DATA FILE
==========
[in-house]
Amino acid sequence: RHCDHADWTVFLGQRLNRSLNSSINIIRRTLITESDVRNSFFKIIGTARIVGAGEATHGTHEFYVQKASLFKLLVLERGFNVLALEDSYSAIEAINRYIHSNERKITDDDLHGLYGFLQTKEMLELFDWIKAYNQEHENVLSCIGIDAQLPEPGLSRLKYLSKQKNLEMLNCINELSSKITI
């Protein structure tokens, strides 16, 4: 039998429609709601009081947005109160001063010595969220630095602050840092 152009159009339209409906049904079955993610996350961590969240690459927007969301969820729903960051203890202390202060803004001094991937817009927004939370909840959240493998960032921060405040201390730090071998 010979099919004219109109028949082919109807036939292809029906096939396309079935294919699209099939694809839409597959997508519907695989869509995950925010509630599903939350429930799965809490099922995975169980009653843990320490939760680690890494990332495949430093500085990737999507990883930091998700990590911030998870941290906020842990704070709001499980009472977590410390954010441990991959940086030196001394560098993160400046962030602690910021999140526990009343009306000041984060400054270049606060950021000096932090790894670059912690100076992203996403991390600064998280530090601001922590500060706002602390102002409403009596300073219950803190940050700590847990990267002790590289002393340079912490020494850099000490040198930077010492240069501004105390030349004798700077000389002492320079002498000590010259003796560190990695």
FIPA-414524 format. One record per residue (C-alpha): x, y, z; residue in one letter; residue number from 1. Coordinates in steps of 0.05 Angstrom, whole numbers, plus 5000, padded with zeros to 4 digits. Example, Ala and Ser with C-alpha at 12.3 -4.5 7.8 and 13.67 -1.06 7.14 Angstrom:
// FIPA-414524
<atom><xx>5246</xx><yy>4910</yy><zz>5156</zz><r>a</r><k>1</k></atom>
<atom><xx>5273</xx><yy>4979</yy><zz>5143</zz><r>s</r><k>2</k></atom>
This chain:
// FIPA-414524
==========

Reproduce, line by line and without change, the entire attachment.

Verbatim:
[in-house]
Amino acid sequence: RHCDHADWTVFLGQRLNRSLNSSINIIRRTLITESDVRNSFFKIIGTARIVGAGEATHGTHEFYVQKASLFKLLVLERGFNVLALEDSYSAIEAINRYIHSNERKITDDDLHGLYGFLQTKEMLELFDWIKAYNQEHENVLSCIGIDAQLPEPGLSRLKYLSKQKNLEMLNCINELSSKITI
């Protein structure tokens, strides 16, 4: 039998429609709601009081947005109160001063010595969220630095602050840092 152009159009339209409906049904079955993610996350961590969240690459927007969301969820729903960051203890202390202060803004001094991937817009927004939370909840959240493998960032921060405040201390730090071998 010979099919004219109109028949082919109807036939292809029906096939396309079935294919699209099939694809839409597959997508519907695989869509995950925010509630599903939350429930799965809490099922995975169980009653843990320490939760680690890494990332495949430093500085990737999507990883930091998700990590911030998870941290906020842990704070709001499980009472977590410390954010441990991959940086030196001394560098993160400046962030602690910021999140526990009343009306000041984060400054270049606060950021000096932090790894670059912690100076992203996403991390600064998280530090601001922590500060706002602390102002409403009596300073219950803190940050700590847990990267002790590289002393340079912490020494850099000490040198930077010492240069501004105390030349004798700077000389002492320079002498000590010259003796560190990695």
FIPA-414524 format. One record per residue (C-alpha): x, y, z; residue in one letter; residue number from 1. Coordinates in steps of 0.05 Angstrom, whole numbers, plus 5000, padded with zeros to 4 digits. Example, Ala and Ser with C-alpha at 12.3 -4.5 7.8 and 13.67 -1.06 7.14 Angstrom:
// FIPA-414524
<atom><xx>5246</xx><yy>4910</yy><zz>5156</zz><r>a</r><k>1</k></atom>
<atom><xx>5273</xx><yy>4979</yy><zz>5143</zz><r>s</r><k>2</k></atom>
This chain:
// FIPA-414524